“That’s one of the things I think about for these two banks: the way they focus on serving their clients, they have liquidity available to do it,” he says.
At The Bancorp, the deposits that come from the fintech partnerships and prepaid cards funded more than 130 million insured small dollar accounts at the end of March 2023. Kozlowski says the bank passes on 42% of each federal funds rate increase to the fintech partner and keeps the rest for itself, creating a predictable and immediate rate of change. It keeps 100% of the rate change on its repriced assets, which lowers the overall beta. The average rate of the bank’s $6.3 billion in deposits at the end of 2022 was 82 basis points; it was 1.68% in the fourth quarter. NIM was 4.21% in the fourth quarter and 3.55% for 2022.
“That stable funding has no deposit beta; once [the fed funds change], it changes that month, but we get a loan repricing over the next three months,” he says. “That’s why our NIM explodes.”
But the biggest change for bank balance sheets in 2022 arguably wasn’t on the loan or deposit sides. It was in the securities portfolio, which is normally a reliable source of yield or liquidity. In 2022, it was neither.
As rates rose, low-yielding U.S. Treasuries that banks purchased with excess pandemic stimulus lost resale — or market — value, given the difference between the rate they paid compared to similar but newer bonds with higher interest rates. These unrealized losses totaled $620.4 billion at year-end 2022, according to the FDIC. Of that, $279.5 billion in unrealized losses on securities marked “available for sale,” or AFS, showed up as accumulated other comprehensive income, or AOCI, in bank call report data and were deducted from tangible common equity capital levels.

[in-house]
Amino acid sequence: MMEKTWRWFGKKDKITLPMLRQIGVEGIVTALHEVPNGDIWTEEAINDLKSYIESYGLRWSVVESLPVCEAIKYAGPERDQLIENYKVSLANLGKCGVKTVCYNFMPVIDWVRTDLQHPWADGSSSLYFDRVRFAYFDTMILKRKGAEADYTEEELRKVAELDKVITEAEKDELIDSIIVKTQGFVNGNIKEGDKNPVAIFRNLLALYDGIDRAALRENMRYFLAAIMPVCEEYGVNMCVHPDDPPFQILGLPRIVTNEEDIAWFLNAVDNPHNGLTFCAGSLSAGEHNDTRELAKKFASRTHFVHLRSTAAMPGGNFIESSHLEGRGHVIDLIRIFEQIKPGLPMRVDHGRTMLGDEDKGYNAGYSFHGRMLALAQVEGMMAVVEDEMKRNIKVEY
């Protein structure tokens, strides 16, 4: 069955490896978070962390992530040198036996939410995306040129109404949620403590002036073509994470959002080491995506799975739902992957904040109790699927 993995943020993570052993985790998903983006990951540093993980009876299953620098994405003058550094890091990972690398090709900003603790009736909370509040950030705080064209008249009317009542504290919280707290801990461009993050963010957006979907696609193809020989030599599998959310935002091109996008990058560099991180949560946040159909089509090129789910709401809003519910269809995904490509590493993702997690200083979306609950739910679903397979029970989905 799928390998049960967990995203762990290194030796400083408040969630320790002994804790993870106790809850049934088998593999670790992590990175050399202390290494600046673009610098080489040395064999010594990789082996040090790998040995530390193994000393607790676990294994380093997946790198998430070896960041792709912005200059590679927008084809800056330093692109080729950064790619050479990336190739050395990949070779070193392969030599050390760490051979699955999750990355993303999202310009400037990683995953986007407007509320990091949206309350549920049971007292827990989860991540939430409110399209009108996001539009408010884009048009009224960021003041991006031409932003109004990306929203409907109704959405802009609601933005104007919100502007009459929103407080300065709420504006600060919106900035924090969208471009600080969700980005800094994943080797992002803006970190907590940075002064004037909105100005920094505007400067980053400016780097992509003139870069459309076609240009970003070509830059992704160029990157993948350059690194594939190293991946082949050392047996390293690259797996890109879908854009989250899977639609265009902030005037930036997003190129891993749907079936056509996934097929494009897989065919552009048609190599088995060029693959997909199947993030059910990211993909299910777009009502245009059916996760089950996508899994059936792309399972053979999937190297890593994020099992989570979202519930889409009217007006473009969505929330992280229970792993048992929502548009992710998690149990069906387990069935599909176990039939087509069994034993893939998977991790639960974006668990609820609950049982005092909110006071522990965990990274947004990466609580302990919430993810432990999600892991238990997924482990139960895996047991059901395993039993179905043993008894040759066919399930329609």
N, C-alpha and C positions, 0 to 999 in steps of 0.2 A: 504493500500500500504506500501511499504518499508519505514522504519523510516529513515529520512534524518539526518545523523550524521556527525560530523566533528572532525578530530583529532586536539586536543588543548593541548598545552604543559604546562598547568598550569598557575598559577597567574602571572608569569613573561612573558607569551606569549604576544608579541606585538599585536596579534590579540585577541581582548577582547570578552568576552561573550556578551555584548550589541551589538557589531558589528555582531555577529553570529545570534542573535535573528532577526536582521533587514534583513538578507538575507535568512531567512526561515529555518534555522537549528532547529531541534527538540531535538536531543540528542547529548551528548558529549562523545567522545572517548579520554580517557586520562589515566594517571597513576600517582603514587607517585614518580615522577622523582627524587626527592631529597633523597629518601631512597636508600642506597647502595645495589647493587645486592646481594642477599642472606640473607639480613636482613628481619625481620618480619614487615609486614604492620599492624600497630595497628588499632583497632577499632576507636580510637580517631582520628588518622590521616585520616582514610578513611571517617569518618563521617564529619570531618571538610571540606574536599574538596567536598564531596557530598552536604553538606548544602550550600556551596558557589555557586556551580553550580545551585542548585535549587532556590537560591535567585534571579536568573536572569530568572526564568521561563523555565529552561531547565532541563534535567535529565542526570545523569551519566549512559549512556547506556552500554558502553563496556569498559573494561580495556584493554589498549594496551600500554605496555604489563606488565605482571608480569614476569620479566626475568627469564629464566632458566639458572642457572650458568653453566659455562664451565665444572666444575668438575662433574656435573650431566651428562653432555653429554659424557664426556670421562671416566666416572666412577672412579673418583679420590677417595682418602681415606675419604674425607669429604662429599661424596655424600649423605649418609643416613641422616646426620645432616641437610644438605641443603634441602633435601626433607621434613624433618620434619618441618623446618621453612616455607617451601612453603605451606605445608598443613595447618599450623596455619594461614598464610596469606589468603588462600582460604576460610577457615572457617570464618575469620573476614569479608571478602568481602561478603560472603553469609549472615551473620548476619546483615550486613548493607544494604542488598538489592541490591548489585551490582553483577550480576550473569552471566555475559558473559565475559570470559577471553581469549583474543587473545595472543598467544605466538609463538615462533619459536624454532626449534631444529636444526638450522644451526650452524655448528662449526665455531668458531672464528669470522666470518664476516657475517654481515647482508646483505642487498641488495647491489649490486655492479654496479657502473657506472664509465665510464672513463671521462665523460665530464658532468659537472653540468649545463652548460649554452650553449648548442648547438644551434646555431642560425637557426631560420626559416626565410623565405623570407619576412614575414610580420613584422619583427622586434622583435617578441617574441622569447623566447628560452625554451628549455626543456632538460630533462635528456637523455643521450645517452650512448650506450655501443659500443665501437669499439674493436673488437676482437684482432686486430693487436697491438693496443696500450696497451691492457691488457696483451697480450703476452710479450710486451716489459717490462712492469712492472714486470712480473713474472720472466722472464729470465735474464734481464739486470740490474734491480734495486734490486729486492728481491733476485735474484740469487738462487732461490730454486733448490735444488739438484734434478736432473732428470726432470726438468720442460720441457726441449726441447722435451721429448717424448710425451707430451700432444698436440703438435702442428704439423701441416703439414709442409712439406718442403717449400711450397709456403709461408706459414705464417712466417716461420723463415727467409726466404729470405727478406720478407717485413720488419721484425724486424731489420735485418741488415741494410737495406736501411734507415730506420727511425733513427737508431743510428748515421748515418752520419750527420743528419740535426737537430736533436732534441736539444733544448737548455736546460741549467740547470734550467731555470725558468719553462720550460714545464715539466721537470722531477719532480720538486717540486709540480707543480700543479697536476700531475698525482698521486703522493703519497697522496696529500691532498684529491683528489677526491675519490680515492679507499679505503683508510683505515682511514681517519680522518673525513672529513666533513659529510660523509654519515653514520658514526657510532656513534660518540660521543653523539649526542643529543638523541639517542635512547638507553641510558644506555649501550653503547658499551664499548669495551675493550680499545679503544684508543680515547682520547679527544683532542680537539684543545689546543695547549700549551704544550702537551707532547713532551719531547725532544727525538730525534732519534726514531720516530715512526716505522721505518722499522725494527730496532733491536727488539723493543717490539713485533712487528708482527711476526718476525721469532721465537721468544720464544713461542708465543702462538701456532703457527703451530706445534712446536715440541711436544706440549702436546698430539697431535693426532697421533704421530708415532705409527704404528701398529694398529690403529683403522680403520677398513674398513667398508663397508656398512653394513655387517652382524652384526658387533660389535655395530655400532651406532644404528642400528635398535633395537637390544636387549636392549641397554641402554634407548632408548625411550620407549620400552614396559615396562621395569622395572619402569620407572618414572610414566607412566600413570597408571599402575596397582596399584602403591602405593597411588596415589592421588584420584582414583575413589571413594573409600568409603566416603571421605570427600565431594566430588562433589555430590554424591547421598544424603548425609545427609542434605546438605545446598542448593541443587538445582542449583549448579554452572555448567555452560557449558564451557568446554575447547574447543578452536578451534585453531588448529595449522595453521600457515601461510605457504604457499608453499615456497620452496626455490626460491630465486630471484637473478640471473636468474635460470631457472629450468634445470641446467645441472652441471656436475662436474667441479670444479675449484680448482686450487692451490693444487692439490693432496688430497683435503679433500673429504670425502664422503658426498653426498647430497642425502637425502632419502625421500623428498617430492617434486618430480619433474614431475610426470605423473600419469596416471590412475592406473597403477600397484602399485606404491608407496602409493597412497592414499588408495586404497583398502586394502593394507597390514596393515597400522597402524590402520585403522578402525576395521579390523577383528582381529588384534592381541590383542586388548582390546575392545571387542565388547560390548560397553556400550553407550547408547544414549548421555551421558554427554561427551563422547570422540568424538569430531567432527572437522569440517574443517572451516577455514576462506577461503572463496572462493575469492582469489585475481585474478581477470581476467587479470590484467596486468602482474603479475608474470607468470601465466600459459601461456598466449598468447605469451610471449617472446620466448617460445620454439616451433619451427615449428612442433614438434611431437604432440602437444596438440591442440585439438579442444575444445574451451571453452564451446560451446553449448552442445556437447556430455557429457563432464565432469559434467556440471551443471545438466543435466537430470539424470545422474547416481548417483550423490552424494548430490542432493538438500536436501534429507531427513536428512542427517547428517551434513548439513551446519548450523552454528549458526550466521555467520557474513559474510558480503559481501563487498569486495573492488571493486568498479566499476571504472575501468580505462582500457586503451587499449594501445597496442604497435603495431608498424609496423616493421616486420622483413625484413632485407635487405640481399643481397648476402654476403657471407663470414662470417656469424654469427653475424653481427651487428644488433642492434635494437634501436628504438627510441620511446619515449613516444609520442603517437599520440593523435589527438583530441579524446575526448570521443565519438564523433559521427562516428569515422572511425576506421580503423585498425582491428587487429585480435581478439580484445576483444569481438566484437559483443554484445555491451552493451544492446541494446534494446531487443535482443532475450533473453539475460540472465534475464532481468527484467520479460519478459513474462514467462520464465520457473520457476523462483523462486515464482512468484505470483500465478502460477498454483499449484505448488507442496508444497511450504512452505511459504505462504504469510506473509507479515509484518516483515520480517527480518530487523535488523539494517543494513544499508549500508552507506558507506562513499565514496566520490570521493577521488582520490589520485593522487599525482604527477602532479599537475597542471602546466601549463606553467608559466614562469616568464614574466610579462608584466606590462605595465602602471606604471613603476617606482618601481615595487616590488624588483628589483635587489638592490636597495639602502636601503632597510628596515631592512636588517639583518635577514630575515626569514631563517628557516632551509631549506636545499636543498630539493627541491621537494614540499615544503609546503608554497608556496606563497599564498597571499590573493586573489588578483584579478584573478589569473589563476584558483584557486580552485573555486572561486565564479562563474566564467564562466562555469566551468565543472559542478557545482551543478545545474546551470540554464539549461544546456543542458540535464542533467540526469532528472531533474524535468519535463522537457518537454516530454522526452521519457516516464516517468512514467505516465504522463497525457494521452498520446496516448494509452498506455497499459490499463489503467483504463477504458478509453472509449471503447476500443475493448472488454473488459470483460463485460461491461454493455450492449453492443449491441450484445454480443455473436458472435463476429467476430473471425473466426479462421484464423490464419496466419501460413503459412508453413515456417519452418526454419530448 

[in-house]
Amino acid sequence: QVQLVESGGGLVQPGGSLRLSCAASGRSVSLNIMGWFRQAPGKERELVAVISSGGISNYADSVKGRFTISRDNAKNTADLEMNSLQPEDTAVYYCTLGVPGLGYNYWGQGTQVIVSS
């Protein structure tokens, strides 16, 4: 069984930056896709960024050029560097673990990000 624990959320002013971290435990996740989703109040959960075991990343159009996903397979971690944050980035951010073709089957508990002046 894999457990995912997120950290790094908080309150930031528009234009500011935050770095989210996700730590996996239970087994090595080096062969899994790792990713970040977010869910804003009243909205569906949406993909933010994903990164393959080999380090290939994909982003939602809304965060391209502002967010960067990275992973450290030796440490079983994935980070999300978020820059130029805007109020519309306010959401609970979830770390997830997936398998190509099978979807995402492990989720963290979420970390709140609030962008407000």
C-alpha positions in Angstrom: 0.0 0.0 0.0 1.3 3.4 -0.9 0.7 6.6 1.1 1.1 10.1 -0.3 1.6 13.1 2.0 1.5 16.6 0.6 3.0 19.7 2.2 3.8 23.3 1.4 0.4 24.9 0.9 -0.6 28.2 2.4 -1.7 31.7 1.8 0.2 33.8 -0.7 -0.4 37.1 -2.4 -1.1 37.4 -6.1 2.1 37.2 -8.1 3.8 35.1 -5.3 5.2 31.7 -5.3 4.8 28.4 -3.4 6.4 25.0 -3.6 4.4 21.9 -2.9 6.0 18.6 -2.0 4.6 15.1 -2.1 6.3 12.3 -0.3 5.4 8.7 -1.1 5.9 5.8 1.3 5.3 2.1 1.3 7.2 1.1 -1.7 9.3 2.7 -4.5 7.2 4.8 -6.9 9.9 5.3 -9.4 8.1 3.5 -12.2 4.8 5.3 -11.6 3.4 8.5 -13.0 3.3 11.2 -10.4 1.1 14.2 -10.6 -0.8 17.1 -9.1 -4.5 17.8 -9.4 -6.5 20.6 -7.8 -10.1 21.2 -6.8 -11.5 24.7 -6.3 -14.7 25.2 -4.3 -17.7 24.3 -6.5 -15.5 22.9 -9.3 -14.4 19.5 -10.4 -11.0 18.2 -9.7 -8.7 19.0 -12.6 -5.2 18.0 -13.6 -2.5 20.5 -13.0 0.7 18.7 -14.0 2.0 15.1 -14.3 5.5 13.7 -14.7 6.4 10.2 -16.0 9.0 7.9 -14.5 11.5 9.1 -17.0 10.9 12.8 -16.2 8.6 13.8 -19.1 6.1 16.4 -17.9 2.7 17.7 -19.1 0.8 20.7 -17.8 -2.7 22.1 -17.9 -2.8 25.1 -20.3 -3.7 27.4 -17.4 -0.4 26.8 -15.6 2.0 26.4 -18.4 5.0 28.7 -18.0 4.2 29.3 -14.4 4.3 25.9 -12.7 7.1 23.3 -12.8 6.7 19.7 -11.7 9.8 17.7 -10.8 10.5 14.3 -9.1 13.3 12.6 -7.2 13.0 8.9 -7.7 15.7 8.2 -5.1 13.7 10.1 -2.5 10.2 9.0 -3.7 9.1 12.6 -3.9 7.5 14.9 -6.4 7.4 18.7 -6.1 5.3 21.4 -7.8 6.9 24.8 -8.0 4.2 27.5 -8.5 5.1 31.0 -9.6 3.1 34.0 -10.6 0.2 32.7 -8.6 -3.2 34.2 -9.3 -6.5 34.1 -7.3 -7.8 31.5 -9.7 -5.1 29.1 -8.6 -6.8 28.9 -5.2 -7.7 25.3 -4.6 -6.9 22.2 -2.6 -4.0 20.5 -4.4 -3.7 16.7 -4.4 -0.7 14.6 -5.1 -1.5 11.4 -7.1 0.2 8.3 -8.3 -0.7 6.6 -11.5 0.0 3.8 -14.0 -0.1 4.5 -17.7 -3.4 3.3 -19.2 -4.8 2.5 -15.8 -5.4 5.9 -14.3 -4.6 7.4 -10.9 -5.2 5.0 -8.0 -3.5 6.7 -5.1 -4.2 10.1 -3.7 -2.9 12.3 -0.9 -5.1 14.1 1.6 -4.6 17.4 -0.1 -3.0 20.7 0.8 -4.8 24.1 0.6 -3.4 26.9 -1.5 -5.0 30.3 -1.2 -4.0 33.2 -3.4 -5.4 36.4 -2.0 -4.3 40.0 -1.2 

Executives at both Preferred and The Bancorp say their bank has minimal securities portfolios and manageable unrealized losses. Preferred’s investment securities averaged $432.8 million for 2022; its AOCI recorded a loss of $28.6 million. Taxable investment securities at The Bancorp were $855.6 million at the end of the year; its AOCI had a loss of $30 million.
Fitzgibbon says the AOCI line item was the “biggest single change to bank balance sheets in 2022.” Even with those mounting losses throughout 2022, most banks could hold these bonds without needing to sell them at their lower values for additional liquidity. But the loss of bond values contributed directly to the liquidation of La Jolla, California-based Silvergate Bank and the failure of Santa Clara, California-based Silicon Valley Bank in March 2023. The deposit runs and instability caused by Silicon Valley Bank’s failure led to two more sizable bank failures, Signature Bank in New York and San Francisco-based First Republic Bank.